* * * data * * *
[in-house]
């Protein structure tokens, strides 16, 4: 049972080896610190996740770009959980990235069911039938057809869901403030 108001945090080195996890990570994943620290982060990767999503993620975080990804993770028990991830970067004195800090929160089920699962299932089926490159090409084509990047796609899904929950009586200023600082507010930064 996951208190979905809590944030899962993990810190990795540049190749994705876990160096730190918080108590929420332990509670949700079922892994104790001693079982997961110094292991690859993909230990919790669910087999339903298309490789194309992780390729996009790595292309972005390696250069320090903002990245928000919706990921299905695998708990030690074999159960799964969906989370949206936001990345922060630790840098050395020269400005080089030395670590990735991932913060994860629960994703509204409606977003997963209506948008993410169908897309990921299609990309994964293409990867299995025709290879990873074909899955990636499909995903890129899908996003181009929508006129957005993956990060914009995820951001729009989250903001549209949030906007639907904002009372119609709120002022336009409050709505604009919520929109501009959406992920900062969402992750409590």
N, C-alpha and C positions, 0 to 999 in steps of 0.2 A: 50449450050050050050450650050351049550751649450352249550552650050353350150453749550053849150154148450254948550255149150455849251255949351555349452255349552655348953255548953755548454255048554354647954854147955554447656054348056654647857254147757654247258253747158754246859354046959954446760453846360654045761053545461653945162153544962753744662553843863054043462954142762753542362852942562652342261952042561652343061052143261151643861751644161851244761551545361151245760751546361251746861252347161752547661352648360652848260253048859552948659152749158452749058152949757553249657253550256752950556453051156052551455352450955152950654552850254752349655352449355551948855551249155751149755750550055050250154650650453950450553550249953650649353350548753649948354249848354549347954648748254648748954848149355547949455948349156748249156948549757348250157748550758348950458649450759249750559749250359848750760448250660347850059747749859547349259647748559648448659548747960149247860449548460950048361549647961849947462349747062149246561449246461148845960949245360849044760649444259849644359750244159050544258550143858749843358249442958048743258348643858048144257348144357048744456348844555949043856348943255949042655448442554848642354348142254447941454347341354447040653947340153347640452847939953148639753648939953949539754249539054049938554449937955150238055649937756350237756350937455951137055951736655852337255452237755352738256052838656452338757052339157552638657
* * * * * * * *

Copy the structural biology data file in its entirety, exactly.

[in-house]
């Protein structure tokens, strides 16, 4: 049972080896610190996740770009959980990235069911039938057809869901403030 108001945090080195996890990570994943620290982060990767999503993620975080990804993770028990991830970067004195800090929160089920699962299932089926490159090409084509990047796609899904929950009586200023600082507010930064 996951208190979905809590944030899962993990810190990795540049190749994705876990160096730190918080108590929420332990509670949700079922892994104790001693079982997961110094292991690859993909230990919790669910087999339903298309490789194309992780390729996009790595292309972005390696250069320090903002990245928000919706990921299905695998708990030690074999159960799964969906989370949206936001990345922060630790840098050395020269400005080089030395670590990735991932913060994860629960994703509204409606977003997963209506948008993410169908897309990921299609990309994964293409990867299995025709290879990873074909899955990636499909995903890129899908996003181009929508006129957005993956990060914009995820951001729009989250903001549209949030906007639907904002009372119609709120002022336009409050709505604009919520929109501009959406992920900062969402992750409590």
N, C-alpha and C positions, 0 to 999 in steps of 0.2 A: 50449450050050050050450650050351049550751649450352249550552650050353350150453749550053849150154148450254948550255149150455849251255949351555349452255349552655348953255548953755548454255048554354647954854147955554447656054348056654647857254147757654247258253747158754246859354046959954446760453846360654045761053545461653945162153544962753744662553843863054043462954142762753542362852942562652342261952042561652343061052143261151643861751644161851244761551545361151245760751546361251746861252347161752547661352648360652848260253048859552948659152749158452749058152949757553249657253550256752950556453051156052551455352450955152950654552850254752349655352449355551948855551249155751149755750550055050250154650650453950450553550249953650649353350548753649948354249848354549347954648748254648748954848149355547949455948349156748249156948549757348250157748550758348950458649450759249750559749250359848750760448250660347850059747749859547349259647748559648448659548747960149247860449548460950048361549647961849947462349747062149246561449246461148845960949245360849044760649444259849644359750244159050544258550143858749843358249442958048743258348643858048144257348144357048744456348844555949043856348943255949042655448442554848642354348142254447941454347341354447040653947340153347640452847939953148639753648939953949539754249539054049938554449937955150238055649937756350237756350937455951137055951736655852337255452237755352738256052838656452338757052339157552638657